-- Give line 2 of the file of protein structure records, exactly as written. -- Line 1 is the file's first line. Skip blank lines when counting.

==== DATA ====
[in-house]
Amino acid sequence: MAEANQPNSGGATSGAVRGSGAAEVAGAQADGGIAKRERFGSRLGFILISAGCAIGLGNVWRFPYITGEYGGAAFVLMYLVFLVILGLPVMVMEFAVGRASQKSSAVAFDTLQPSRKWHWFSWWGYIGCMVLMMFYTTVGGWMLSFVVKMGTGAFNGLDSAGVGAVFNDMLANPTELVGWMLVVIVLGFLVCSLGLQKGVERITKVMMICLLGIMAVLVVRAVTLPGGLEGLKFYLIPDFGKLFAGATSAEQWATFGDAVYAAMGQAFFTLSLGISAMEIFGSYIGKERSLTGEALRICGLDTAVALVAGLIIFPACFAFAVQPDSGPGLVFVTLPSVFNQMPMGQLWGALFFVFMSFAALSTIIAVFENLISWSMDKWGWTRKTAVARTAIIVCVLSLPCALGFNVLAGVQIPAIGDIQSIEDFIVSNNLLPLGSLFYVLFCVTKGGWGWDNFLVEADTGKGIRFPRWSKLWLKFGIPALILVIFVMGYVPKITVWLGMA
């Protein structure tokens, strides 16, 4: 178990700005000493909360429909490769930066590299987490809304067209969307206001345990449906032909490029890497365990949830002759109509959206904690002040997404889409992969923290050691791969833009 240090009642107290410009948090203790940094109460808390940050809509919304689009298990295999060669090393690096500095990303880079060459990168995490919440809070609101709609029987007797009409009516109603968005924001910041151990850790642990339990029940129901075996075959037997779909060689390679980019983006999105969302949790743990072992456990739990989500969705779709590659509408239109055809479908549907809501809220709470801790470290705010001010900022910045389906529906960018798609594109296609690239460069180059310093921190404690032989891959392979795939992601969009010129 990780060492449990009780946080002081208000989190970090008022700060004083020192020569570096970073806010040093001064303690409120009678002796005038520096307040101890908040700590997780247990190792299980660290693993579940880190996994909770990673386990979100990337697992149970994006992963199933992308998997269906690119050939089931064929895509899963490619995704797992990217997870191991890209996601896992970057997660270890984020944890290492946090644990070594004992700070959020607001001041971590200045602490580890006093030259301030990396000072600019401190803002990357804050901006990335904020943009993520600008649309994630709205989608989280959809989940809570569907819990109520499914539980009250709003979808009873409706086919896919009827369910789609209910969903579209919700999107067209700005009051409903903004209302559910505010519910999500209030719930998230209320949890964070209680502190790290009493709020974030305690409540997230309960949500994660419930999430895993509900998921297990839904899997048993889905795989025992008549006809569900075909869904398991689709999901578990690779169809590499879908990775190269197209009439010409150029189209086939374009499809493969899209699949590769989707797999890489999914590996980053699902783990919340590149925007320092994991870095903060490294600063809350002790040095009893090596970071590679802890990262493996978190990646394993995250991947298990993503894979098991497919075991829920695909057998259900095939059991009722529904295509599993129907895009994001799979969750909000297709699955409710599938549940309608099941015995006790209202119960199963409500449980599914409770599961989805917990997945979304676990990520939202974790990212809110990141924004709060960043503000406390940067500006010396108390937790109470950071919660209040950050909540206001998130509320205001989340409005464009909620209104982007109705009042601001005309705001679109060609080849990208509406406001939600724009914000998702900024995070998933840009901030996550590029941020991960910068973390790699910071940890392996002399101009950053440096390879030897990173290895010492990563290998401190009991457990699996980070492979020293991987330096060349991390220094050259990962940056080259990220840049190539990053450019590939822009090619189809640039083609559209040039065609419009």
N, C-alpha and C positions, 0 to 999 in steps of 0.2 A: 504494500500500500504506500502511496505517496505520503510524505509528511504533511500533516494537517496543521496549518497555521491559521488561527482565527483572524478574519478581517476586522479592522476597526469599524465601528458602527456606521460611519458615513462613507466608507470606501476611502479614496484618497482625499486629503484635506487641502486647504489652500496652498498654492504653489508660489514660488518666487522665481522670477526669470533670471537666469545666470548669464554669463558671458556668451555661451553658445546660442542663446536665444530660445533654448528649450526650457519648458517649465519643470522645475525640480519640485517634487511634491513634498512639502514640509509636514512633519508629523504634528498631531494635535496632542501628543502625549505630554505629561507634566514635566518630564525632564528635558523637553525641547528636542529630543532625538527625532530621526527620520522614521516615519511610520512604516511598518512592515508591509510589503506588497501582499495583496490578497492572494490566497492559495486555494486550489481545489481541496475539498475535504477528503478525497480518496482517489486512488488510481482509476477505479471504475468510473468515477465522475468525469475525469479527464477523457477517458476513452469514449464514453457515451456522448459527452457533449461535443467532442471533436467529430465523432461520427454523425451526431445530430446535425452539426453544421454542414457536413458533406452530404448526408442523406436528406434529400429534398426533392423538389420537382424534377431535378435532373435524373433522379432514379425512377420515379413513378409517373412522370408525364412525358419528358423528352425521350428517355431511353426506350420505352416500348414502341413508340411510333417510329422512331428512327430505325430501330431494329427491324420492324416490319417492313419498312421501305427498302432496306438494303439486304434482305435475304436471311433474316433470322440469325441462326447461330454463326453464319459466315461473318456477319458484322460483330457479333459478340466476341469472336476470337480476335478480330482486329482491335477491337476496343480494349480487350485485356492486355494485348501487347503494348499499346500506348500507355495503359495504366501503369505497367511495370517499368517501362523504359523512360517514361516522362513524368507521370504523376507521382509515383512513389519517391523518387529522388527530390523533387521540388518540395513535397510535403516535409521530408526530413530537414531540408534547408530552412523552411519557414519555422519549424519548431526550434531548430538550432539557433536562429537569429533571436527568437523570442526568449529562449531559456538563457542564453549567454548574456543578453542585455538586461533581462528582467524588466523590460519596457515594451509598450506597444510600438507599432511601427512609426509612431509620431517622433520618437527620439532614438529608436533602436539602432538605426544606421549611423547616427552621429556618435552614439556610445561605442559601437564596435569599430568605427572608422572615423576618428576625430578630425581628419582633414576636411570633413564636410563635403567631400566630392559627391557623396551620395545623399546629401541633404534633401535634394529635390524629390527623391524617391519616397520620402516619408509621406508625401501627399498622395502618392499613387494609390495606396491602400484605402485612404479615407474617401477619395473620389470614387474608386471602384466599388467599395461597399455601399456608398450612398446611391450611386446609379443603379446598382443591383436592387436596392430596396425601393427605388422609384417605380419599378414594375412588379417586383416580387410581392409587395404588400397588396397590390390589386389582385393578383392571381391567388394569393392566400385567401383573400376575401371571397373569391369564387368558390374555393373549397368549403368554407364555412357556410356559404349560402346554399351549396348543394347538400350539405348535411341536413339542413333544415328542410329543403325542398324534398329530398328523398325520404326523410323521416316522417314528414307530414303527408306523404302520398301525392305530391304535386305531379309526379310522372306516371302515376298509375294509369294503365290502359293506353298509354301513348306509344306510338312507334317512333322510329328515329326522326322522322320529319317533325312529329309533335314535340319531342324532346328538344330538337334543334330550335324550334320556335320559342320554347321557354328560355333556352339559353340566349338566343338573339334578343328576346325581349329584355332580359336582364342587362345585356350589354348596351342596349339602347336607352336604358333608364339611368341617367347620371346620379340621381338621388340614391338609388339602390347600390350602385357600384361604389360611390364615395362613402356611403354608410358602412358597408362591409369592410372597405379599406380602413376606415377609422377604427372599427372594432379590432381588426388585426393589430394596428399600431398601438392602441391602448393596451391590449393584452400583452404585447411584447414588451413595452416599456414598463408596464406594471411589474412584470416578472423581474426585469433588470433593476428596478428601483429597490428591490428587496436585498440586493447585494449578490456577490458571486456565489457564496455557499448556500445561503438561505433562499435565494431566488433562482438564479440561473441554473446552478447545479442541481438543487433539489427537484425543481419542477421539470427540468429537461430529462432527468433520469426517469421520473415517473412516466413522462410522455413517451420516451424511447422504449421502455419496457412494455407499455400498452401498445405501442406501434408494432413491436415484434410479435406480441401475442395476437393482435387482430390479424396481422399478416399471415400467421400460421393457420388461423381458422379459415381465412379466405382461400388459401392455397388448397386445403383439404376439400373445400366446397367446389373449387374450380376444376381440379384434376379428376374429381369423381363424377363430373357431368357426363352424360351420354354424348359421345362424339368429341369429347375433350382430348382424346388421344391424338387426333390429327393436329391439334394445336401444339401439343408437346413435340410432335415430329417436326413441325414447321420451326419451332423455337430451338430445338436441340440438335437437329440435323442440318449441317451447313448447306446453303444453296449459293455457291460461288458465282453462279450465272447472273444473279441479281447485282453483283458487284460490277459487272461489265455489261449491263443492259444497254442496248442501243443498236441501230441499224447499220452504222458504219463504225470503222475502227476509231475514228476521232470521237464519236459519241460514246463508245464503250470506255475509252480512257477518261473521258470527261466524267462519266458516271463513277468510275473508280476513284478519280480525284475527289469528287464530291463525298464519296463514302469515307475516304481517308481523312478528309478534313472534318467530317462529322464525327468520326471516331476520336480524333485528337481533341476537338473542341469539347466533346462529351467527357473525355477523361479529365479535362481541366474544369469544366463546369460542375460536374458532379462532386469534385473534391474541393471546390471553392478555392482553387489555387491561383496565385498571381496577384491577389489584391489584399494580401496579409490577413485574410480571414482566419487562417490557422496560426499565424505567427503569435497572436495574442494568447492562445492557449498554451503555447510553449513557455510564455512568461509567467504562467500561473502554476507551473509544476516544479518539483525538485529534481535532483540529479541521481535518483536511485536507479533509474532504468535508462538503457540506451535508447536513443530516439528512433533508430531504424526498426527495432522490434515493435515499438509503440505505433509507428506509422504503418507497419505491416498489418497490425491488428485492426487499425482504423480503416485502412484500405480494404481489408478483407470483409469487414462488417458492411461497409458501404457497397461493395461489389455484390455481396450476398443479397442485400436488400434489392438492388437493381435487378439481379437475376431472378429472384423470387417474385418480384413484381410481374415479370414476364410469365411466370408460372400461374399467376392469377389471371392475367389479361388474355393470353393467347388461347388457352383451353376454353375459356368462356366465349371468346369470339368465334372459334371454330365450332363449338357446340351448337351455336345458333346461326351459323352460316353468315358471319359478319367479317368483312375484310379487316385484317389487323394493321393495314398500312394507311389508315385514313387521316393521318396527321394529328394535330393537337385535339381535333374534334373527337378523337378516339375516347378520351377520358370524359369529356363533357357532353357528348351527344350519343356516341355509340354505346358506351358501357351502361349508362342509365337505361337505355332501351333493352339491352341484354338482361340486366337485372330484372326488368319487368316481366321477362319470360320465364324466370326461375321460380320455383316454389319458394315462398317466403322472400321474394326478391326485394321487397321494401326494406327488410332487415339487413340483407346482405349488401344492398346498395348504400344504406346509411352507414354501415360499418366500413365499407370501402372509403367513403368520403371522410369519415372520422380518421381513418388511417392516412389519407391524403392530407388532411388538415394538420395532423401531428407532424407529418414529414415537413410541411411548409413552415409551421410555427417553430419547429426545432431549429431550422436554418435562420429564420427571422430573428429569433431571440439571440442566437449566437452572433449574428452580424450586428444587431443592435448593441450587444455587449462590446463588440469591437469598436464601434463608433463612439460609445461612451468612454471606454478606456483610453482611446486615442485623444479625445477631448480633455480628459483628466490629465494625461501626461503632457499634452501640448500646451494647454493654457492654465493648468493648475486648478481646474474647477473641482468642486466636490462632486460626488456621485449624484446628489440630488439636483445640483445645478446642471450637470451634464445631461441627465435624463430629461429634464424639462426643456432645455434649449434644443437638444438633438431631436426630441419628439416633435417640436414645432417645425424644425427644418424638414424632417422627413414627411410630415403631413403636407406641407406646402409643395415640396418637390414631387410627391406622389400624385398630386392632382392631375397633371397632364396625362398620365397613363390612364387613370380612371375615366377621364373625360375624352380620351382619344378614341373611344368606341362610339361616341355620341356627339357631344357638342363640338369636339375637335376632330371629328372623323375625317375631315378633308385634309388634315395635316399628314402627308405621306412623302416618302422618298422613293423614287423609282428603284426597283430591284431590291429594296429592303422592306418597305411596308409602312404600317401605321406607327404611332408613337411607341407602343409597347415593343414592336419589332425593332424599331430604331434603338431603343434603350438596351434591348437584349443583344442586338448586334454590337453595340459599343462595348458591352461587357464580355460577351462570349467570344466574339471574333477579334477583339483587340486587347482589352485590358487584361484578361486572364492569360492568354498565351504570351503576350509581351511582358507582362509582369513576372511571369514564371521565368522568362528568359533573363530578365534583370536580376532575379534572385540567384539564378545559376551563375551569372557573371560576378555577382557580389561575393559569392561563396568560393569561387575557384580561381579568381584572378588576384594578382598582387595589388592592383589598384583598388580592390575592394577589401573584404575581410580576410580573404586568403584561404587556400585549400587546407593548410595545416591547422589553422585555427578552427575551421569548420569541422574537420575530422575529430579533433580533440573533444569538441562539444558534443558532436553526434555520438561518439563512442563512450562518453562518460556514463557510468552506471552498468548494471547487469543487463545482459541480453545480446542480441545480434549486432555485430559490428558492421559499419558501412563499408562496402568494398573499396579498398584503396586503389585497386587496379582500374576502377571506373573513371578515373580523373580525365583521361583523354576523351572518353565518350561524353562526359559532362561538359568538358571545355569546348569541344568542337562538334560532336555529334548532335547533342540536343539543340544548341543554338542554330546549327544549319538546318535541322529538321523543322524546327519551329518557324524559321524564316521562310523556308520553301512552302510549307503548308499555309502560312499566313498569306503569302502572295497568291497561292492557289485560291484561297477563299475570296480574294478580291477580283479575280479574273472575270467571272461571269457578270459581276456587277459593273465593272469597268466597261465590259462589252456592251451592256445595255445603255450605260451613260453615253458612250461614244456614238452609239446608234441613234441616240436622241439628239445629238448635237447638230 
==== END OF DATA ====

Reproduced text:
Amino acid sequence: MAEANQPNSGGATSGAVRGSGAAEVAGAQADGGIAKRERFGSRLGFILISAGCAIGLGNVWRFPYITGEYGGAAFVLMYLVFLVILGLPVMVMEFAVGRASQKSSAVAFDTLQPSRKWHWFSWWGYIGCMVLMMFYTTVGGWMLSFVVKMGTGAFNGLDSAGVGAVFNDMLANPTELVGWMLVVIVLGFLVCSLGLQKGVERITKVMMICLLGIMAVLVVRAVTLPGGLEGLKFYLIPDFGKLFAGATSAEQWATFGDAVYAAMGQAFFTLSLGISAMEIFGSYIGKERSLTGEALRICGLDTAVALVAGLIIFPACFAFAVQPDSGPGLVFVTLPSVFNQMPMGQLWGALFFVFMSFAALSTIIAVFENLISWSMDKWGWTRKTAVARTAIIVCVLSLPCALGFNVLAGVQIPAIGDIQSIEDFIVSNNLLPLGSLFYVLFCVTKGGWGWDNFLVEADTGKGIRFPRWSKLWLKFGIPALILVIFVMGYVPKITVWLGMA